Do Franchisee Associations Have the Power to Block Franchisor Actions? Cheap Burgers Hang in the Balance.

Interesting situation flaring up with the flame broiled king.  Burger King franchisees are revolting against the franchisor with a lawsuit over the company's new promotion to sell $1.00 double cheeseburgers.  This situation raises a few issues and provides a glimpse into how a large franchise organization operates. First, the legal issue in the suit is whether Burger King has a right to force its franchisees to sell double cheeseburgers at $1.00.  Franchisors must be cognizant of anti-trust laws which exist to prevent companies from using their size and power and collusion to set artificial prices - aka "price fixing" - in an effort to restrain trade.  This includes an absolute bar against setting minimum prices, but allows franchisors a bit of latitude in setting maximum prices for products.  The Supreme Court requires these pricing mechanisms to be evaluated with a "rule of reason" test, and only prevents those schemes that unreasonably restrain trade.  (Is it reasonable to sell double cheeseburgers at $1.00? I can't get the image of the kid in Fast Food Nation out of my head: "there's a reason they only cost 99 cents".) This effectively gives franchisors the right to set promotional pricing as Burger King has done here.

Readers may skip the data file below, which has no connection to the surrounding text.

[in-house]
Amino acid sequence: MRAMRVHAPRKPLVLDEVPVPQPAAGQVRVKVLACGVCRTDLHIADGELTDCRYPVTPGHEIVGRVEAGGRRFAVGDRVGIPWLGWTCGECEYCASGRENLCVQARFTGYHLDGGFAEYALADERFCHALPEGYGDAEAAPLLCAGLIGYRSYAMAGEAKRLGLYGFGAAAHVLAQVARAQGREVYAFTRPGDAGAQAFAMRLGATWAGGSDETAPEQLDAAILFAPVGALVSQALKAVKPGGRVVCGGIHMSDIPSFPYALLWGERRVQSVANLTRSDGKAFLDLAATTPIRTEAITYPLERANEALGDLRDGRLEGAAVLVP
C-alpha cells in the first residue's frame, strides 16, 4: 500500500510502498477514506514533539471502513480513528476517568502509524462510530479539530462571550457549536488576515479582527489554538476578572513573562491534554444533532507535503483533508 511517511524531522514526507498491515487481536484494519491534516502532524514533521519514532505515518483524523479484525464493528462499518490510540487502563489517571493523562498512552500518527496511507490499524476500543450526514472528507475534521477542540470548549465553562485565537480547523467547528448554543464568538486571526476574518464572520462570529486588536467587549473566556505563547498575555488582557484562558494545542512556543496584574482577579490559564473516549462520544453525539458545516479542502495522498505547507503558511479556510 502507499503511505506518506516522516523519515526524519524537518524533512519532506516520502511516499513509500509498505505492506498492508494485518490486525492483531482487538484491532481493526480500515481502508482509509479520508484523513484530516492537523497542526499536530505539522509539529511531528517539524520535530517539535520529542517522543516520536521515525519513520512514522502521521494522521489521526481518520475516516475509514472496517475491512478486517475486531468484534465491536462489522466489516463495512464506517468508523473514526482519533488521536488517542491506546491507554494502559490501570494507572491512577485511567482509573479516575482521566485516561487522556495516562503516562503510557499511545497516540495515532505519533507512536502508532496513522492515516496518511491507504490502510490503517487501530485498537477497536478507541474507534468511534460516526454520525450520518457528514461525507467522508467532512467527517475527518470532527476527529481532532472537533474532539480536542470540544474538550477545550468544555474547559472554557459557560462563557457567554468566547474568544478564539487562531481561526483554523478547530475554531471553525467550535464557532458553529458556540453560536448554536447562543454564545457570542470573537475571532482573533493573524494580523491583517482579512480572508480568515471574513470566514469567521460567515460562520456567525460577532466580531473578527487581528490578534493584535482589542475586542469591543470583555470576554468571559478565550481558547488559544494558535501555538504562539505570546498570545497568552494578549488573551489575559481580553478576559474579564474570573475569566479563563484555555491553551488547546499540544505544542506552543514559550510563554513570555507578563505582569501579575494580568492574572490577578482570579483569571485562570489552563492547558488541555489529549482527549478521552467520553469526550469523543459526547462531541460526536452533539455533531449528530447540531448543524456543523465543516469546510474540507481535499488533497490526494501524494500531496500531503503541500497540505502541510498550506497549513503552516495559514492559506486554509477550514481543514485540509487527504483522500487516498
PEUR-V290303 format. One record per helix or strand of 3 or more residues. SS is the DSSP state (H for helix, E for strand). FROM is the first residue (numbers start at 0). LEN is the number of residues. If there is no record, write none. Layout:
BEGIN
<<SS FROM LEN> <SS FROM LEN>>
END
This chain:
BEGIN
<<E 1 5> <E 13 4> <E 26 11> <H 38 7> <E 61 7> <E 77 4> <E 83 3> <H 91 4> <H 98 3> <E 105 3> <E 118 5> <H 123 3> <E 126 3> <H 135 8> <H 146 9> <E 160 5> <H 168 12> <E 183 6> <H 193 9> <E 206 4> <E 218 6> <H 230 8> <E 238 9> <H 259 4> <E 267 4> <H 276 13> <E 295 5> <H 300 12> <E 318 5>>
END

But even if it is legal for franchisors to set promotional pricing, is it good for the system?  In large franchise systems, franchisees often form associations - independent organizations designed to allow collective action - to work with the franchisor on a number of issues relevant to the franchisees.  Here the National Franchisee Association of BK franchisees is pushing back against the franchisor on the pricing promotion:

While costs vary by location, the $1 double cheeseburger typically costs franchisees at least $1.10, said Dan Fitzpatrick, a Burger King franchisee from South Bend, Ind. who is a spokesman for the association. That includes about 55 cents for the cost of the meat, bun, cheese and toppings. The remainder typically covers expenses such as rent, royalties and worker wages.

After testing the $1 deal in markets across the country, the discounted burger went on sale nationwide last month even though franchise owners, who operate 90 percent of the company's 12,000 locations, twice rejected the product because of its expense. (emphasis added)

First of all, 55 cents for all of the ingredients in a double cheeseburger?  Yup.  Secondly, the franchisees are simply arguing that they don't want to lose money with every double cheeseburger sold.  However the courts come down on whether the lawsuit has any merit, the bottom line is that the franchisees just want more say in what the chain requires of them, and are using this collective action by the franchisee association to get it.

We'll have to watch and see whether BK will respect the wishes of its franchisees to "have it their way", but this episode at least provides a good example of the what can happen when a franchisor goes against the wishes of its franchisees.  In the mean time, enjoy your cheap burgers.

What do you think?  Is BK being unreasonable to its franchisees?